Type 2 - With the right level of treatment and care, the effects of type ii diabetes can be managed, and even reversed. There are different ways of treating the condition, but the most common pathway will include healthier eating, exercise and weight loss. Most people will also need medication to bring their blood glucose down to a safer level. 
How can we reduce the risk of diabetes?
 
If left untreated, diabetes boasts a whole host of nasty repercussions, from blindness to kidney failure. Yet while genetics, age and past behaviors all play their part, there are many actions we can all take to significantly reduce the risks associated with the condition:
  1. Avoid purified sugar and refined carbohydrates 
  2. Exercise on a regular basis
  3. Make water your go-to beverage of choice 
  4. Cut out cigarettes
  5. Make a significant effort to lose weight
  6. And finally, be sure to get tested annually!

What Doctorcall can do to help?

Doctorcall provides health screening and also a Diabetes Screen – Home Testing Kit. Also known as a HbA1c test, the Diabetes Home Testing Kit is for anyone concerned about diabetes. Using the latest technology, we can make an analysis from a single sample. This home testing kit is posted in a discrete, unmarked packet delivered by Royal Mail.
Tissues at the ready. The season is finally here. 
 
Allergy season, that is. 
 
So, what exactly is hay fever, why do we get it and how can we best manage it?
 

The Long Battle

 
Allergic rhinitis – more commonly known as hay fever - is an allergy to inhaled pollen that causes the inside of the nose to become inflamed. 
 
When you have an allergic reaction, it is essentially your body overreacting to something it perceives as a threat. In hay fever, an allergy to pollen leads your immune system to respond as if it were being attacked by a virus, releasing a number of chemicals designed to fight off what it wrongly perceives as an infection, manifesting as symptoms of that allergic reaction.
 
The typical symptoms of hay fever are sneezing, a stuffy nose and red, sore eyes. 
 
Based on the symptoms you’re experiencing, your GP should be able to diagnose hay fever, and in some cases, you may be referred for allergy testing (a skin prick test and a blood test).
 
The differential diagnosis is infection, but when the symptoms affect both nose and eyes at the same time in the absence of a coloured discharge and when it is seasonal, the diagnosis is clear. In severe and long-standing cases, there can be sinus pain caused by congestion and blockage and we can even see swelling of the bridge of the nose caused by grossly congested sinuses.

Beyond the Wall

 
Our nasal passages are designed to remove impurities from the air we breathe in: passageways in the walls called turbinates help to moisten the air that flows in through the nose, filtering and depositing impurities such as dust, pollen or bacteria onto the walls, where goblet cells produce sticky mucus to trap these particles, which are expelled by sneezing or swallowed and destroyed by the stomach acids. This system is triggered inappropriately in those with allergies, to the extent that the airways and other mucous membranes become inflamed and swollen (over time, this hypertrophy of tissues can lead to the formation of nasal polyps), causing the symptoms associated with hay fever.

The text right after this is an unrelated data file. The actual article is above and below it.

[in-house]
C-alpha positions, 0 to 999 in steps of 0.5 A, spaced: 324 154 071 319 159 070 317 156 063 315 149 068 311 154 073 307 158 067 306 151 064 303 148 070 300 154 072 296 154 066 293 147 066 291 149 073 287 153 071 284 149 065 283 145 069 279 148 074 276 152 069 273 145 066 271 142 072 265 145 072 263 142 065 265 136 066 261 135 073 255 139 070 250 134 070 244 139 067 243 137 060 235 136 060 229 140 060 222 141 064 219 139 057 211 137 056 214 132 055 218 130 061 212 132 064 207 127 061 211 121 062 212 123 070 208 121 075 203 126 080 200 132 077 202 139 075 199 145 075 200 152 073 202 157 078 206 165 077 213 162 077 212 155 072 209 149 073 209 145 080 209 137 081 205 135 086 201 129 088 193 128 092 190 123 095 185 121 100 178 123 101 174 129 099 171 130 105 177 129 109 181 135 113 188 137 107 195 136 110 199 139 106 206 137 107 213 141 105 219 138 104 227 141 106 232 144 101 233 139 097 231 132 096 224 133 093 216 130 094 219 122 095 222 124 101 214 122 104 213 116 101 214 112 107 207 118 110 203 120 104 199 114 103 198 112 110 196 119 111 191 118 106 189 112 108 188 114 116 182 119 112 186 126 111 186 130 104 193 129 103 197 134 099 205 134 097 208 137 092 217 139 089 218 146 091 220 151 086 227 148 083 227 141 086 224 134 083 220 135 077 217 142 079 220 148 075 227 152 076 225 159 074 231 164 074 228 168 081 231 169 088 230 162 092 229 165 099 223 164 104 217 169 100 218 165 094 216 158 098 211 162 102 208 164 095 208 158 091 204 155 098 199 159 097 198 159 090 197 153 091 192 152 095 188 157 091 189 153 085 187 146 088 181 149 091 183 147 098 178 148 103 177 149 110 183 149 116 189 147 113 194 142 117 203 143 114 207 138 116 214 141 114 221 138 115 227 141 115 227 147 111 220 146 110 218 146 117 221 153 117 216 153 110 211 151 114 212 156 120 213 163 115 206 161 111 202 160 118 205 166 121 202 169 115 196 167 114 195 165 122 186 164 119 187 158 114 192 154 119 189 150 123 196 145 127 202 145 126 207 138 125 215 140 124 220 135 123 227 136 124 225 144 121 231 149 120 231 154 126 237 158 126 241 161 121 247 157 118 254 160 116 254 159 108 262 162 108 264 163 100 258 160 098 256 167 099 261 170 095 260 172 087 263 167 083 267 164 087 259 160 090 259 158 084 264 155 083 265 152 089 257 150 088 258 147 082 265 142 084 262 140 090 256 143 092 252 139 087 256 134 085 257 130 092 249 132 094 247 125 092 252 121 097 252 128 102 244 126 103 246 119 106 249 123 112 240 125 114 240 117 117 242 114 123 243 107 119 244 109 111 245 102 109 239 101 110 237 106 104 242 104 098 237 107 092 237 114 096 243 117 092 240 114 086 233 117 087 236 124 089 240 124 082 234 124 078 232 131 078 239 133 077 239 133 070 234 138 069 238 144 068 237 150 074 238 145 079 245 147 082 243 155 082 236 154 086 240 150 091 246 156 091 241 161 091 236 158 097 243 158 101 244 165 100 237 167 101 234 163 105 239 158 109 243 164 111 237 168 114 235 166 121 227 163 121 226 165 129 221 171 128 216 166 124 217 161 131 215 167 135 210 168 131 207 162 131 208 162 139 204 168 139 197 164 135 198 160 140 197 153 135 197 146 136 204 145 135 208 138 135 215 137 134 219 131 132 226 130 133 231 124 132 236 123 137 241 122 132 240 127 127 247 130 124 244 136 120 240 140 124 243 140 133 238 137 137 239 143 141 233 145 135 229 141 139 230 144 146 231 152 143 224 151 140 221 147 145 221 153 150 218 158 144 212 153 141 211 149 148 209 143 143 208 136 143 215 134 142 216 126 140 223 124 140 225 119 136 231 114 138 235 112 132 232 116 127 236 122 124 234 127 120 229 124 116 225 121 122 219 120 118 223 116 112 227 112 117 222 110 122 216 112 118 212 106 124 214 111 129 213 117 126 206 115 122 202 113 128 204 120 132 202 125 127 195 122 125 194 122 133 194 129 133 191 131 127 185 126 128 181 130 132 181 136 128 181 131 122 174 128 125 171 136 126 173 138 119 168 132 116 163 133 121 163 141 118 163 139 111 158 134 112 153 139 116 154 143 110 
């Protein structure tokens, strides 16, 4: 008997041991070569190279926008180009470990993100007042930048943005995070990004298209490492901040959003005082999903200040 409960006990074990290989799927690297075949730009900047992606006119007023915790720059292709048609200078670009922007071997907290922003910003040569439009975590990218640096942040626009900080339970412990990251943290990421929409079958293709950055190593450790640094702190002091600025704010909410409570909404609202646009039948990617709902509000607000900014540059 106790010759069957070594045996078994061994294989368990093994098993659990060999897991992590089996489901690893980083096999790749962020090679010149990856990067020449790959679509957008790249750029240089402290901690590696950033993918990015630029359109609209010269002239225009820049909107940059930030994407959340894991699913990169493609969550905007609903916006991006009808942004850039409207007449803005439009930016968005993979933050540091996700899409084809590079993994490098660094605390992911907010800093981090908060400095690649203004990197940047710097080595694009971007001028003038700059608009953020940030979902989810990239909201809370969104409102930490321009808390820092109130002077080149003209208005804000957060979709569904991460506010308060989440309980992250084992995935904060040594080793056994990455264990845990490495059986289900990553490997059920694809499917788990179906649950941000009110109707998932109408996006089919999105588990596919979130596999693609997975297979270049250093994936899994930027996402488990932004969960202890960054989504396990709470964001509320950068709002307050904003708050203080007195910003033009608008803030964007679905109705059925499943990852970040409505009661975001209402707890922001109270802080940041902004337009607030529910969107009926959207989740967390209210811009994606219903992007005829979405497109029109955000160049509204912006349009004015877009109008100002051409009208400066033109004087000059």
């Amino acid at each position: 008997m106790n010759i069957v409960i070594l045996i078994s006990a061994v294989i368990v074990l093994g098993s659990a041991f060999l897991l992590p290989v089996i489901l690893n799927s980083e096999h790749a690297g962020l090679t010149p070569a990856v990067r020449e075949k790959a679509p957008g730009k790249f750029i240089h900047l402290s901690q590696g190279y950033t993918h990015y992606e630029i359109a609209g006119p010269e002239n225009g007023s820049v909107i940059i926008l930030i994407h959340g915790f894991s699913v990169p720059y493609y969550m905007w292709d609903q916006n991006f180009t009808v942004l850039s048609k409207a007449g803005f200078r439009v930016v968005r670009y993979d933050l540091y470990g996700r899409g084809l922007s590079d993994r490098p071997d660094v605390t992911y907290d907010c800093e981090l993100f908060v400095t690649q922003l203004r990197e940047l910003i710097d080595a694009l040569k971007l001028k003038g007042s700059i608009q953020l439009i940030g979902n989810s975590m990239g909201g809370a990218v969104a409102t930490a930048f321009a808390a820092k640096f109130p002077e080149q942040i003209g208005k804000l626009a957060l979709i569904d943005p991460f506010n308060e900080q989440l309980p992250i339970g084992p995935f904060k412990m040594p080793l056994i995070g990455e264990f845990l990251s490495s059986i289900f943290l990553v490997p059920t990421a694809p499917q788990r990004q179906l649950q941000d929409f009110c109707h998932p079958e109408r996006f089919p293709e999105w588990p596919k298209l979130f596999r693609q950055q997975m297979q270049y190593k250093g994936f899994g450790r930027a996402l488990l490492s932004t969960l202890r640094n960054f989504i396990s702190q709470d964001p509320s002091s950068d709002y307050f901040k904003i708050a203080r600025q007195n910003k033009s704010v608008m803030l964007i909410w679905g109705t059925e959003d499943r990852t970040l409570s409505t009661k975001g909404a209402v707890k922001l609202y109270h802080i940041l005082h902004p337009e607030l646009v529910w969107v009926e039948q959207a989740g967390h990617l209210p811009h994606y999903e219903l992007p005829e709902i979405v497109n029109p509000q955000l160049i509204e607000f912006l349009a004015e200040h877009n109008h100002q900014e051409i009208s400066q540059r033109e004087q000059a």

Hay fever can be seasonal (caused by an allergic reaction to pollen from grass, trees and weeds during the early spring and summer months), or perennial, where people experience symptoms year-round (from allergens such as such as house dust mites, pets, or moulds). 

The Winds of Winter

 
If you’re allergic to pollen, you may finally get a break as the long nights of winter arrive and the weather turns cold. Between late March and September, however, (between Easter and the end of the summer school holidays), hay fever is usually worse, especially when it's warm, humid and windy. This is when the pollen count is at its highest and more likely to be spread, making symptoms of hay fever worse. 
 
Depending on the type of pollen you're allergic to, symptoms also differ during the year as trees and plants produce their pollen at different times.
 
It also tends to be slightly worse around the middle of the day, so sufferers are advised to exercise at the beginning or at the end of the day, where pollen levels tend to drop. 
The Children 
 
You can get hay fever at any age, though it is more commonly developed in childhood or teenage years. 
 
Along with asthma, eczema, hives, nut allergy and food/antibiotic allergies, hay fever is a Type 1 Hypersensitivity allergy. If you have a family history of allergies (particularly asthma or eczema) or a parent with Type 1 Hypersensitivity, after exposure to pollen there is a chance of your allergic system becoming intolerant of it, increasing your likelihood of developing hay fever. 
 
Hay fever is also most common in children, particularly boys. Many people partially or completely grow out of it, and in adults it is equally common in both sexes.

Hold The door

 
Although it’s difficult to completely avoid pollen, there are some things you can do to manage exposure to it, for example keeping indoors when pollen levels are high, wearing wrap-around sun glasses, putting Vaseline around the nostrils to trap pollen, and using medication as required. Medication consists of antihistamines and steroids, which we prefer to give topically (i.e. creams and drops) to minimise side effects.
 
If you have hay fever, it is also best to avoid outdoor exercise when pollen levels are high#HoldTheDoor

Summer is Coming

 
With hay fever season upon us, there are some other steps you can take to manage your symptoms, for example opting for foods high in antihistamine with anti-inflammatory effects, such as:
·      Coffee, which reduces the tendency of mast cells to excrete antihistamine
·      Omega 3 fatty acids found in oily fish
·      Fresh fruit containing anti-oxidants and vitamin C 
 
Additionally, we recommend treatment for severe and persistent hay fever, as untreated rhinitis places you at risk of developing nasal polyps which comes with further complications. Immunotherapy, aimed at retraining the immune system to reduce allergy symptoms, is an interesting and ongoing area of research, though it has a long way to go yet.
 
Although there is currently no cure for hay fever, there are treatments available and ways to help mitigate its symptoms - particularly during allergy season when pollen levels are high. 
 
So, there you have it. With the long days upon us you now know everything, Jon Snow, about how you can best manage your symptoms this season. 
 
For more information about Doctorcall, visit www.doctorcall.co.uk.